The normal model is a continuous probability distribution that is characterized by a bell-shaped curve that is symmetrical around the mean. The mean, median, and mode of a normal distribution are all equal, and the distribution is unimodal, meaning that it has only one peak or mound. ๐ช
To describe a normal model, you can talk about the center, shape, and spread of the distribution. The center of a normal model is represented by the mean, which is the arithmetic average of the data. The shape of a normal model is characterized by the bell-shaped curve, which is symmetrical around the mean. The spread of a normal model is represented by the standard deviation, which measures the dispersion or spread of the data around the mean.
In general, a model (such as a sampling distribution) is approximately normal if the following conditions are met for the following types of data:
Categorical (Proportions) | Quantitative (Means) |
| OR |
The area underneath any density curve (including the normal curve) is equal to 1, or 100% of the data. There is 50% of the data on each size of the mean.
68% of the data is within 1 standard deviation of the mean (34% on each side). ๐ด
95% of the data is within 2 standard deviations of the mean (an additional 13.5% on each side). ๐ฃ
99.7% of the data is within 3 standard deviations of the mean (an additional 2.35% on each side). ๐ข
Source: Medium
๐ฅ Watch: AP Stats - Normal Distributions A z-score indicates how many standard deviations above or below the mean a piece of data is. If a z-score is -2, it is 2 standard deviations below the mean. If a z-score is 1, it is 1 standard deviation above the mean.ย When asked to interpret a z-score, it is imperative that you indicate the direction (positive or negative). The magnitude of the z-scores is also important, especially when making inferences.
Z-scores are often used to compare scores regarding two sets of data, like SAT and ACT scores. The z-scores are resistant to units. Therefore the units do not matter and the z-scores remain the same if we convert the units.ย Think of z-scores as a way of comparing apples (๐) to oranges (๐).
In a normal distribution, you can determine the intervals associated with a given area by assigning appropriate inequalities to the boundaries of the intervals.
For example, if you want to find the interval associated with an area of 0.95 (or 95%) under the normal curve, you would use the z-score values that correspond to that area. The z-score is a measure of how many standard deviations a value is from the mean of the distribution.
To find the z-scores that correspond to an area of 0.95, you can use a table of the standard normal distribution or a calculator or software program that can calculate them for you. The z-scores will be the boundaries of the interval, and you can use them to determine the values that fall within that interval by plugging them back into the equation for the normal distribution.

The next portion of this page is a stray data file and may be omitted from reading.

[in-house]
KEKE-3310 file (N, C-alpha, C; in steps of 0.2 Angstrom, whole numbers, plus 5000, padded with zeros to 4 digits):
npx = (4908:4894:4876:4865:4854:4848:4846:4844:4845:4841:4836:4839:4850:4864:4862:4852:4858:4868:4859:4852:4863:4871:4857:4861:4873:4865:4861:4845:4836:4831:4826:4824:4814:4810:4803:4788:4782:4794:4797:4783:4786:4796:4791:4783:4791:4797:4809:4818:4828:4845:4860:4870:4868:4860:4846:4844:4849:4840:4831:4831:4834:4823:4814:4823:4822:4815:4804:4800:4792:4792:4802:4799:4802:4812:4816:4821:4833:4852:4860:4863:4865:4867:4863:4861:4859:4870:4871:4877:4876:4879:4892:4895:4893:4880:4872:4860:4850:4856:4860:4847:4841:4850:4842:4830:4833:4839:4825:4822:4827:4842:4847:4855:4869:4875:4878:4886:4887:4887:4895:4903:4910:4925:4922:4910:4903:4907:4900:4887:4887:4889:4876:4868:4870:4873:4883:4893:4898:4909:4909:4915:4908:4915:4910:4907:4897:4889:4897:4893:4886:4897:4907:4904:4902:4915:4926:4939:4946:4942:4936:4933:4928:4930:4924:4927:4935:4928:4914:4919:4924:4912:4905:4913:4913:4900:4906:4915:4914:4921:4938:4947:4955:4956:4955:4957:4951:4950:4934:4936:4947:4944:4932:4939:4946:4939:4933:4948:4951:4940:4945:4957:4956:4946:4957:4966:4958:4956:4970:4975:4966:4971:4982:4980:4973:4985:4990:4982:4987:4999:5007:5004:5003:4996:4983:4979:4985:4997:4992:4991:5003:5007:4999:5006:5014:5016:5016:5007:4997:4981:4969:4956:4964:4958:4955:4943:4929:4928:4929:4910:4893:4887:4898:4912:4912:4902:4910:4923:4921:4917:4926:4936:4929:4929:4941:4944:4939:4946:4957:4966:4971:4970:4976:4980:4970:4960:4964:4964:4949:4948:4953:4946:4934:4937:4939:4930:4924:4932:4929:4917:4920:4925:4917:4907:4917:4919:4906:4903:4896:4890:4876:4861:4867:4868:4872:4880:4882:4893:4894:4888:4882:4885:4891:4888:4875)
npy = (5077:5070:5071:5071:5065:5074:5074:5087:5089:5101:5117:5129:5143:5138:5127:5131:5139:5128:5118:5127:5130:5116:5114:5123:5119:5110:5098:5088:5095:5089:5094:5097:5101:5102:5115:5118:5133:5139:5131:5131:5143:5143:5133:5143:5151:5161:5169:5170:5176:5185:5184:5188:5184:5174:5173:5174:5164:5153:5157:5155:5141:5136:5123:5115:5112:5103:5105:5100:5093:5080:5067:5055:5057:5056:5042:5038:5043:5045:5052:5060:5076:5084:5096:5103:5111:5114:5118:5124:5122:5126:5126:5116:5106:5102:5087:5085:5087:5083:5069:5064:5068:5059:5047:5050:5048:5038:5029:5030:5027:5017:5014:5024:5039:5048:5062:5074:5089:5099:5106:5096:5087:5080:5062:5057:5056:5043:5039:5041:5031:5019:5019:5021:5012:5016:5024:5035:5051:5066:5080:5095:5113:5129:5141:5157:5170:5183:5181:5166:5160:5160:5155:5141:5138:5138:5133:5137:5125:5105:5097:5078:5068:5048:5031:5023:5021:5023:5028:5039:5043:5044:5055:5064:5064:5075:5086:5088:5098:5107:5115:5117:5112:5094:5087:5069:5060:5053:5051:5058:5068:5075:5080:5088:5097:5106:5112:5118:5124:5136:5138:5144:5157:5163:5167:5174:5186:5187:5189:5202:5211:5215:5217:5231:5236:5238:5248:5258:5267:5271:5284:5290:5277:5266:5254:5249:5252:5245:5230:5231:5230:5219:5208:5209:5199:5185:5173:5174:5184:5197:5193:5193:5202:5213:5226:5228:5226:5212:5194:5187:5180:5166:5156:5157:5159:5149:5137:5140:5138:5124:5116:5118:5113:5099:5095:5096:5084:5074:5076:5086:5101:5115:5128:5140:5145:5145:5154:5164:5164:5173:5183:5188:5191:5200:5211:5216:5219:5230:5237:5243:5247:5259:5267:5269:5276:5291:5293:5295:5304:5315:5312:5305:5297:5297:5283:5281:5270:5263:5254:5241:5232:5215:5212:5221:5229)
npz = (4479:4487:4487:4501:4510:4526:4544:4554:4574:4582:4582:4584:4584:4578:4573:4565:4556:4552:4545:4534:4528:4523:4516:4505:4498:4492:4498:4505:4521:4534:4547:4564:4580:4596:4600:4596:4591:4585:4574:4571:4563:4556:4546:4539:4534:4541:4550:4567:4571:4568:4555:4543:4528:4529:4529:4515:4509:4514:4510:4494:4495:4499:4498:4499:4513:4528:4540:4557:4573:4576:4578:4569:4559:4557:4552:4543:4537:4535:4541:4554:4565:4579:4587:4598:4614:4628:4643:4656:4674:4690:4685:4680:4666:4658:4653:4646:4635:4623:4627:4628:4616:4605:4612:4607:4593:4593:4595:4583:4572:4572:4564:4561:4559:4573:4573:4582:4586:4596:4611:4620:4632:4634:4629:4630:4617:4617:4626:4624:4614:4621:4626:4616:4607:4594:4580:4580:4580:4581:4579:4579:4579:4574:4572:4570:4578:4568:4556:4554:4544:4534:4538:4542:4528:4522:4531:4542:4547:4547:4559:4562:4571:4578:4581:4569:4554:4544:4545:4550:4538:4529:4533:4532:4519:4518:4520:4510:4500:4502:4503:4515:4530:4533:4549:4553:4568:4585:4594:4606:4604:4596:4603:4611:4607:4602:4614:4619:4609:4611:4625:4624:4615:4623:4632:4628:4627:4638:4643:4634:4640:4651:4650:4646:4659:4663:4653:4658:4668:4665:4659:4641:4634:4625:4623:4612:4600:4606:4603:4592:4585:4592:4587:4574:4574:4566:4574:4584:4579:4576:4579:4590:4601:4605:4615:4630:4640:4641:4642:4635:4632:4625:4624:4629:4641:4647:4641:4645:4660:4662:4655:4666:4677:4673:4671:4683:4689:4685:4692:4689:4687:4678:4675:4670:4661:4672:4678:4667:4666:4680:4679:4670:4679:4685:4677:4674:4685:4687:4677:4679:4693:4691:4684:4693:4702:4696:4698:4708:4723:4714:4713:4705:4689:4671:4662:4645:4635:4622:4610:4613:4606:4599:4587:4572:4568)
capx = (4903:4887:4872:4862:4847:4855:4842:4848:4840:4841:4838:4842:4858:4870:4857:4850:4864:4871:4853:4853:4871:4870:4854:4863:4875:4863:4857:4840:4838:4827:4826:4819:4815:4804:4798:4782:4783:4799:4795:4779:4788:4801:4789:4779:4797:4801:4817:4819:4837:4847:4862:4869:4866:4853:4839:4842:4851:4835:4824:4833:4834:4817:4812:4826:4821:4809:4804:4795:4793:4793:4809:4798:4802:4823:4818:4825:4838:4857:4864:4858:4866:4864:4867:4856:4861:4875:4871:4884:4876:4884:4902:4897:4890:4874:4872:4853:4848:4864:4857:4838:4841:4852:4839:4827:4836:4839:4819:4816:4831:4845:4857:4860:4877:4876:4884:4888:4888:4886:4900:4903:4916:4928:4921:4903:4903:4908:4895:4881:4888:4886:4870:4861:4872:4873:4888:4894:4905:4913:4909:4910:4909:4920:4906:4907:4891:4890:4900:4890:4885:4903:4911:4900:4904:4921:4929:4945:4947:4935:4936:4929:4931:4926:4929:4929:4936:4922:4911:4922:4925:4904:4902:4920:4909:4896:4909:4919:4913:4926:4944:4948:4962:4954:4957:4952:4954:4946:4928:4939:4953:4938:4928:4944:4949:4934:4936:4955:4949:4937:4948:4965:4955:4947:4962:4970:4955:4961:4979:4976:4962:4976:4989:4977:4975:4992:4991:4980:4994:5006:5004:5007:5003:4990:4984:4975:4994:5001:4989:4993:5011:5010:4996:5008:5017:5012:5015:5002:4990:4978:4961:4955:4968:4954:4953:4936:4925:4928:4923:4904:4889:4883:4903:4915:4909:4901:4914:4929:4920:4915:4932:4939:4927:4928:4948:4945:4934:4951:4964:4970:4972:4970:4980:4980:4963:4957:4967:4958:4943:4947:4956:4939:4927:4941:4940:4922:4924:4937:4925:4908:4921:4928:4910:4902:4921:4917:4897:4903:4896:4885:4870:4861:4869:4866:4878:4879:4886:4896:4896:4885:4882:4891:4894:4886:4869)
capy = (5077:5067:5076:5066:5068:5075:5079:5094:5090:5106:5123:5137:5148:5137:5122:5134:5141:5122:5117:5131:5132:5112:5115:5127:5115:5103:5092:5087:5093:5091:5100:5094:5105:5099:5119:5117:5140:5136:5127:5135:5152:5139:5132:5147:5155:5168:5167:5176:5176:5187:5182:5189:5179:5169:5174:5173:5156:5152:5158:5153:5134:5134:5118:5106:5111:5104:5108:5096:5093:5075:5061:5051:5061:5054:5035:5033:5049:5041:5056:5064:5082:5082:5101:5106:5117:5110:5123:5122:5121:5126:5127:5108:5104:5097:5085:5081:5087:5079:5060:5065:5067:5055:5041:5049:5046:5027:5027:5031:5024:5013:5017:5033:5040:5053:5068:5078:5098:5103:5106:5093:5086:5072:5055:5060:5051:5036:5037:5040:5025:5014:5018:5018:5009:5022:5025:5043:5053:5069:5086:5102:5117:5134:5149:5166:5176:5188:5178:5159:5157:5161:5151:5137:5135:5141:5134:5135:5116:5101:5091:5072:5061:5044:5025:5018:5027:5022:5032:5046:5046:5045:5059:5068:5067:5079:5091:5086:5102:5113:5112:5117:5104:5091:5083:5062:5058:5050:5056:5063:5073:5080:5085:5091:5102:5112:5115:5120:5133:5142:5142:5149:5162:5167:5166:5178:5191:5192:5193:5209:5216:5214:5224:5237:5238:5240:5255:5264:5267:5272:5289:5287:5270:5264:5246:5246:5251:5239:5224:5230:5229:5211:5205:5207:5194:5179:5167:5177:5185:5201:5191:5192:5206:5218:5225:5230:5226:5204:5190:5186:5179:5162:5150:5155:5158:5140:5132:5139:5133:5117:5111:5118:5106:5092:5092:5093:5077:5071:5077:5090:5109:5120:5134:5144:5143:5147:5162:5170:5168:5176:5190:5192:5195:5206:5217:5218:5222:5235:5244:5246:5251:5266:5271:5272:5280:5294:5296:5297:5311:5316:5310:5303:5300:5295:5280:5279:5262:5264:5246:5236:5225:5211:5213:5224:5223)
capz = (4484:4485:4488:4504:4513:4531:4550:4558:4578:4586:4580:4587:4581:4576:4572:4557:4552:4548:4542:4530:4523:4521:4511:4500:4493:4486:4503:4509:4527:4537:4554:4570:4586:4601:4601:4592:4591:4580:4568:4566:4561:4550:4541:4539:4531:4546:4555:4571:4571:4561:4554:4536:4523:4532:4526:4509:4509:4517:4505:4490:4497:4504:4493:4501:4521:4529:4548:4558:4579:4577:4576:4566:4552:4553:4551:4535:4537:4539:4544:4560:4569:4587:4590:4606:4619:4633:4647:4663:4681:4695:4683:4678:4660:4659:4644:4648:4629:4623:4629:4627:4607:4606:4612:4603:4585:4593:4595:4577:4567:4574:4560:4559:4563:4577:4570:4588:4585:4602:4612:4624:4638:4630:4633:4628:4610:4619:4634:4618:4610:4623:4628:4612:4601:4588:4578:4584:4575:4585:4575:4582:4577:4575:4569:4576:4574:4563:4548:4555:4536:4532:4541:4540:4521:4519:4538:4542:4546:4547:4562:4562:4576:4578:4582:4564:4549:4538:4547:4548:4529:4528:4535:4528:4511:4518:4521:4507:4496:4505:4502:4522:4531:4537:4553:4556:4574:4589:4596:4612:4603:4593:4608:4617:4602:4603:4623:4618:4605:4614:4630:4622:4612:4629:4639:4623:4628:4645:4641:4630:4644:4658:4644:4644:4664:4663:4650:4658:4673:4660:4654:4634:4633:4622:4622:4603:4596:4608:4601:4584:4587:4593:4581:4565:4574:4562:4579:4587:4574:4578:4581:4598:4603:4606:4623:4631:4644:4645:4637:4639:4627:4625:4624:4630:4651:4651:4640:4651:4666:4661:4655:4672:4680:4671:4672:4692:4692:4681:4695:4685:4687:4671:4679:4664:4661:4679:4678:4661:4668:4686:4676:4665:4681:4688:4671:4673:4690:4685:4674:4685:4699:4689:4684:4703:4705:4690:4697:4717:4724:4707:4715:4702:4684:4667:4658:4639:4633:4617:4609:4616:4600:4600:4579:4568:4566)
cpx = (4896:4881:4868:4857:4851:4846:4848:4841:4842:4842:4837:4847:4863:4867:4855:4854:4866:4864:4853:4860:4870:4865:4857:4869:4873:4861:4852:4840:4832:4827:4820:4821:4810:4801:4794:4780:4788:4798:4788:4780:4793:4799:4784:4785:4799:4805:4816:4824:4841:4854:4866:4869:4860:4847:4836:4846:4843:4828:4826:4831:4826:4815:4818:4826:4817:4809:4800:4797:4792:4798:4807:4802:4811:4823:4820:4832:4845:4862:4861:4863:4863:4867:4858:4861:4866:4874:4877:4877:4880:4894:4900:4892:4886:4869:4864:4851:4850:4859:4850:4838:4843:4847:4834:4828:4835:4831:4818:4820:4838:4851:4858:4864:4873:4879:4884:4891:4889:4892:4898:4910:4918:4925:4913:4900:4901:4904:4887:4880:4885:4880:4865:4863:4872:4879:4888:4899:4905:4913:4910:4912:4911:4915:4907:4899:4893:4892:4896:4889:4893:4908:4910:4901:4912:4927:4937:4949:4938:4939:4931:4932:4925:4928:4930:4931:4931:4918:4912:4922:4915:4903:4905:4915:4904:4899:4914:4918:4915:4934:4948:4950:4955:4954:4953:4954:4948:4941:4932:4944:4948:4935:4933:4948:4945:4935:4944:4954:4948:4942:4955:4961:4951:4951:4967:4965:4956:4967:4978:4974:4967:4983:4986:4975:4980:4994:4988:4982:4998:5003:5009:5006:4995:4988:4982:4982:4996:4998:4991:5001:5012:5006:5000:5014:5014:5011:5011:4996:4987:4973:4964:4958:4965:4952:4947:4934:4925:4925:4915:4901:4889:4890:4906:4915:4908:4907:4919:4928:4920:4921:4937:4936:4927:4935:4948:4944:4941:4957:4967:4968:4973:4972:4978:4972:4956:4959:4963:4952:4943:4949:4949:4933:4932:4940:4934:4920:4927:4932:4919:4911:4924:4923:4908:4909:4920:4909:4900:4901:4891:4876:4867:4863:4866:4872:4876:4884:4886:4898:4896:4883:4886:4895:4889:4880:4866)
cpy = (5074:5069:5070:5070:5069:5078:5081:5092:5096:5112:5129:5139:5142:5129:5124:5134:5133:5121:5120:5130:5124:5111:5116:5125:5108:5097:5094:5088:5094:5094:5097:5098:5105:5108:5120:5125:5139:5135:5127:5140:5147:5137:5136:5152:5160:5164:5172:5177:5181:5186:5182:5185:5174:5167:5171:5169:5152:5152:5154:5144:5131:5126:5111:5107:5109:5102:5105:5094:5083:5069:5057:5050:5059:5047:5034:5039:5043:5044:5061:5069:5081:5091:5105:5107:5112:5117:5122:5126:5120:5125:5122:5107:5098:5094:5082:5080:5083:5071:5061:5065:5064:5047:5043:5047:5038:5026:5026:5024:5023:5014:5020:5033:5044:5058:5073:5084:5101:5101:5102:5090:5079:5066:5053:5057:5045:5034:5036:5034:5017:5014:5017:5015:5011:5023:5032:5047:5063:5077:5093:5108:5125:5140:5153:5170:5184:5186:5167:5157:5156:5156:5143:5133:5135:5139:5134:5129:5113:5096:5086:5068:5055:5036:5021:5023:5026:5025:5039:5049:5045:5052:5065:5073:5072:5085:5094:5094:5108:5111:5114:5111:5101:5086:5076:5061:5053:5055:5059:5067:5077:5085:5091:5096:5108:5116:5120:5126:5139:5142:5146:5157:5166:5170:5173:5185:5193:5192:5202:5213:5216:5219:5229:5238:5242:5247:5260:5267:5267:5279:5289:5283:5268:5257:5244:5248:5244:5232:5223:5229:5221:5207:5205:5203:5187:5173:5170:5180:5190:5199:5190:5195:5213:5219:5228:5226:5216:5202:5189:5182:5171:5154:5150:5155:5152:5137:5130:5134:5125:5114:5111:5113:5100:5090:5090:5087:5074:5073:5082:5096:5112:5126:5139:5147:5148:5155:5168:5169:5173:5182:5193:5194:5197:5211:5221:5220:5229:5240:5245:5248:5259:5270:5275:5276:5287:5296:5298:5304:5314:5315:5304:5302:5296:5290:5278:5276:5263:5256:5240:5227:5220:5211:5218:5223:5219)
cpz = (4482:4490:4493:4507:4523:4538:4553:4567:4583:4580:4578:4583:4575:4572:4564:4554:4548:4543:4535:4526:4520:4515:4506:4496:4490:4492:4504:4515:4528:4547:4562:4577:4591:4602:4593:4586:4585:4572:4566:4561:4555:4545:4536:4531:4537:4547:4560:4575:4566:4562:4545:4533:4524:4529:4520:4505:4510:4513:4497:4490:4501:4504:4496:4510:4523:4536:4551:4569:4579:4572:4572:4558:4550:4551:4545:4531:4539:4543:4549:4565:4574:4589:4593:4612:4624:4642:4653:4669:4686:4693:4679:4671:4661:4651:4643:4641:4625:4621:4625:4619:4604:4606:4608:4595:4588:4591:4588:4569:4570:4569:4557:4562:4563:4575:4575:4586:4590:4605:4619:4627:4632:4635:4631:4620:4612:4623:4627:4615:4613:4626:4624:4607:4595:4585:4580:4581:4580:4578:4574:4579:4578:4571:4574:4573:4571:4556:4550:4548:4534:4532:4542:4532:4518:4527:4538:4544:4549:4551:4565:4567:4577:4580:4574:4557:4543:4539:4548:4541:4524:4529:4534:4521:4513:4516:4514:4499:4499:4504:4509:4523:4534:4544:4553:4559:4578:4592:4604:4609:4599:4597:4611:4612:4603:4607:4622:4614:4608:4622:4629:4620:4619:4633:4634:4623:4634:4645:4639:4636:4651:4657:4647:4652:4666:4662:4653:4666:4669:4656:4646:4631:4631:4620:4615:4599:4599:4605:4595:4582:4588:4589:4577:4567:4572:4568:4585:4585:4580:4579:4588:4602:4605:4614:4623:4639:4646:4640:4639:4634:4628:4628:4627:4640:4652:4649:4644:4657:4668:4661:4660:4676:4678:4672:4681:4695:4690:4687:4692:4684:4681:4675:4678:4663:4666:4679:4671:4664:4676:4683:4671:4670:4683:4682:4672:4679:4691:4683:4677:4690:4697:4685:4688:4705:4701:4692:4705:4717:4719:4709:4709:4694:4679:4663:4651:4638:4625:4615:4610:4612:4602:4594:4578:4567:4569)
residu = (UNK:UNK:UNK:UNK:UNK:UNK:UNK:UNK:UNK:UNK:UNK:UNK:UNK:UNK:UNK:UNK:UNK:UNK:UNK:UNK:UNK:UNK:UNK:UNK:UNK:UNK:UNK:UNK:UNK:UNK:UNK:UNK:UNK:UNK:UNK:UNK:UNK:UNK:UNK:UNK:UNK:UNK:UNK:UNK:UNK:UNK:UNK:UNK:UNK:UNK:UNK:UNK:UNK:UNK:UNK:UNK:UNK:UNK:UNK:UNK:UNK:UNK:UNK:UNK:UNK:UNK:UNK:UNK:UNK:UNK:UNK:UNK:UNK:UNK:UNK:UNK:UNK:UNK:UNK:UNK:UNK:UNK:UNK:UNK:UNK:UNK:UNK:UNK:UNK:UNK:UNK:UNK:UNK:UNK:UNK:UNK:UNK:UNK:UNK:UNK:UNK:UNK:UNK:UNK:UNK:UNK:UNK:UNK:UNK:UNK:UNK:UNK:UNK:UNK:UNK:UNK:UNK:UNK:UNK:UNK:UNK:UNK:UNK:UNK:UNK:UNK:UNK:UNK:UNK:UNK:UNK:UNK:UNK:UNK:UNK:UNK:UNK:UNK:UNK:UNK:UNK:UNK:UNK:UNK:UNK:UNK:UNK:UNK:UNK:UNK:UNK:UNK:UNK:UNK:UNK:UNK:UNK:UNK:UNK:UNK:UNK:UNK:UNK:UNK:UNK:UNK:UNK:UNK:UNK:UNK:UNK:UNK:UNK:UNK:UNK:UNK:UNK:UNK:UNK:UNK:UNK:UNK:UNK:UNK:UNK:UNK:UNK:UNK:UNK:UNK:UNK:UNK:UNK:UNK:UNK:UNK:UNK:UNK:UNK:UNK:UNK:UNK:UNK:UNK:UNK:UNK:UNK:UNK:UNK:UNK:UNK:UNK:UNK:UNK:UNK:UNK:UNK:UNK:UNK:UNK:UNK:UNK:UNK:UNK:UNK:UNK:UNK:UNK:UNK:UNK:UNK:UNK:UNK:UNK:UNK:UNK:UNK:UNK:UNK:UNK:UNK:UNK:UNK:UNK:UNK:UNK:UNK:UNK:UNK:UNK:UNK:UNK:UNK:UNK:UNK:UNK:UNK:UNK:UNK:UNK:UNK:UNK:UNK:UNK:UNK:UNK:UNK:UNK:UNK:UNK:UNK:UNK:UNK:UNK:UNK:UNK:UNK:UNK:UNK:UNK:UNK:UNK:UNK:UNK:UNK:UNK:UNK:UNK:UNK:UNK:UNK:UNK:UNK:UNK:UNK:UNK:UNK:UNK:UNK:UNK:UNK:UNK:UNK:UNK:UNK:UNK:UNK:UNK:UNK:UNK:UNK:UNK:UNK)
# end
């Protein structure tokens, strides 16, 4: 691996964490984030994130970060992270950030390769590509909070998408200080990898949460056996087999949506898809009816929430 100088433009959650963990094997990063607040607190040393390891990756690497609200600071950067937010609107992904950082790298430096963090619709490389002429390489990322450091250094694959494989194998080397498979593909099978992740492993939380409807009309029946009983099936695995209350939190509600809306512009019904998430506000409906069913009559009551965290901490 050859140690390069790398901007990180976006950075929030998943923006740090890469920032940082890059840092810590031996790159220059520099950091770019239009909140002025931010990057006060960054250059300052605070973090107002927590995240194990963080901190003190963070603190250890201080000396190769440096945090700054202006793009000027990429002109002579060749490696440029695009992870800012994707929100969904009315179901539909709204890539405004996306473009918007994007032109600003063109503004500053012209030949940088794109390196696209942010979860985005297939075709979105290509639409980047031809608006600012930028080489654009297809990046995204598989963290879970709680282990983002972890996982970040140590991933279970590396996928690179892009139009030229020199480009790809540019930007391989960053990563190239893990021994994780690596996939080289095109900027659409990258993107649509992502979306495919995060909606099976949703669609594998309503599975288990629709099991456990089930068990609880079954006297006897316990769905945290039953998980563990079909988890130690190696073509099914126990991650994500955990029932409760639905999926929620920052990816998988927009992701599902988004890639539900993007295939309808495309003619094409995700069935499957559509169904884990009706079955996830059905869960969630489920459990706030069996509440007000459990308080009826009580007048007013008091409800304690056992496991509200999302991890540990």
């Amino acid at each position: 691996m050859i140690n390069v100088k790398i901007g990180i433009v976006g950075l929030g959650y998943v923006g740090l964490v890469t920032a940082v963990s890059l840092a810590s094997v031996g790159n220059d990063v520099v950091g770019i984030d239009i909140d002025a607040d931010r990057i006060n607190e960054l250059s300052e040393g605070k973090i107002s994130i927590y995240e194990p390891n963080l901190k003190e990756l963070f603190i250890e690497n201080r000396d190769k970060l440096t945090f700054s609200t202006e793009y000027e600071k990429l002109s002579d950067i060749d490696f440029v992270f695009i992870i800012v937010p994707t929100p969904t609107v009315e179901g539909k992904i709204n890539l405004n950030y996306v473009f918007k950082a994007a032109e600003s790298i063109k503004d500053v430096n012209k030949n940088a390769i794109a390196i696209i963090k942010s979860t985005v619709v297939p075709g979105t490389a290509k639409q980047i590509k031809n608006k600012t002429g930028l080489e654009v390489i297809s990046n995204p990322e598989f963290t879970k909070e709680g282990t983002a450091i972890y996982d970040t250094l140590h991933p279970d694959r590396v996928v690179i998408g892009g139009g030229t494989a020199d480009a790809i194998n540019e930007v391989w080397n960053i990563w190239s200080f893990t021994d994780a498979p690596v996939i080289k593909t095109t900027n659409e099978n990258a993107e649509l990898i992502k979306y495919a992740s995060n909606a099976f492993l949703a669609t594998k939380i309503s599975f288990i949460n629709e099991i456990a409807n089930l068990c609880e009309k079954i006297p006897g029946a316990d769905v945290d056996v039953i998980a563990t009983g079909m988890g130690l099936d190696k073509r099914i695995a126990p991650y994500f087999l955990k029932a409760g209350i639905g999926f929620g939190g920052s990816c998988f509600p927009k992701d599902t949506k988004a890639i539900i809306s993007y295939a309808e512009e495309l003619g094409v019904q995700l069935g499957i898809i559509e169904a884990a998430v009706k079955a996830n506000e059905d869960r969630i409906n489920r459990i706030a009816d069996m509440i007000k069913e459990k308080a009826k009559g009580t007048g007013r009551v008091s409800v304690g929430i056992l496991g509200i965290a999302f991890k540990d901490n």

For example, if the mean of the distribution is 100 and the standard deviation is 15, the interval associated with an area of 0.95 would be between the values obtained by plugging the corresponding z-scores into the equation for the normal distribution.
We can also use actual equalities, as shown in the visual below:
Source: College Board
(1) A study is conducted to compare the heights of men and women in a certain population. The mean height of men is 70 inches, with a standard deviation of 3 inches. The mean height of women is 65 inches, with a standard deviation of 2.5 inches. Calculate the z-score for a man who is 72 inches tall.
(2) A study is conducted to compare the GPA of students at two different colleges. The mean GPA of students at College A is 3.0, with a standard deviation of 0.5. The mean GPA of students at College B is 2.5, with a standard deviation of 0.4. Calculate the z-score for a student at College A who has a GPA of 3.5.
(3) A study is conducted to compare the number of hours spent studying per week by students at two different universities. The mean number of hours spent studying per week at University A is 15 hours, with a standard deviation of 3 hours. The mean number of hours spent studying per week at University B is 12 hours, with a standard deviation of 2 hours. Calculate the z-score for a student at University A who studies 21 hours per week.
(4) A study is conducted to compare the heights of men and women in a certain population. The mean height of men is 70 inches, with a standard deviation of 3 inches. The mean height of women is 65 inches, with a standard deviation of 2.5 inches. Calculate the z-score for a woman who is 62 inches tall.
(5) Going back to problem (2), calculate the z-score for a student at College B who has a GPA of 3.0.
(1) To calculate the z-score for a man who is 72 inches tall, we can use the following formula:
z = (x - mean) / standard deviation
Plugging in the values, we get:
z = (72 - 70) / 3 = 2 / 3 = 0.67
Thus, the z-score for a man who is 72 inches tall is 0.67.
(2) Plugging in the values, we get:
z = (3.5 - 3.0) / 0.5 = 0.5 / 0.5 = 1
Thus, the z-score for a student at College A who has a GPA of 3.5 is 1.
(3) Plugging in the values, we get:
z = (21 - 15) / 3 = 3 / 3 = 2
Thus, the z-score for a student at University A who studies 18 hours per week is 2.
(4) Plugging in the values, we get:
z = (62 - 65) / 2.5 = -3 / 2.5 = -1.2
Thus, the z-score for a woman who is 62 inches tall is -1.2.
(5) Plugging in the values, we get:
z = (3.0 - 2.5) / 0.4 = 0.5 / 0.4 = 1.25
Thus, the z-score for a student at College B who has a GPA of 3.0 is 1.25.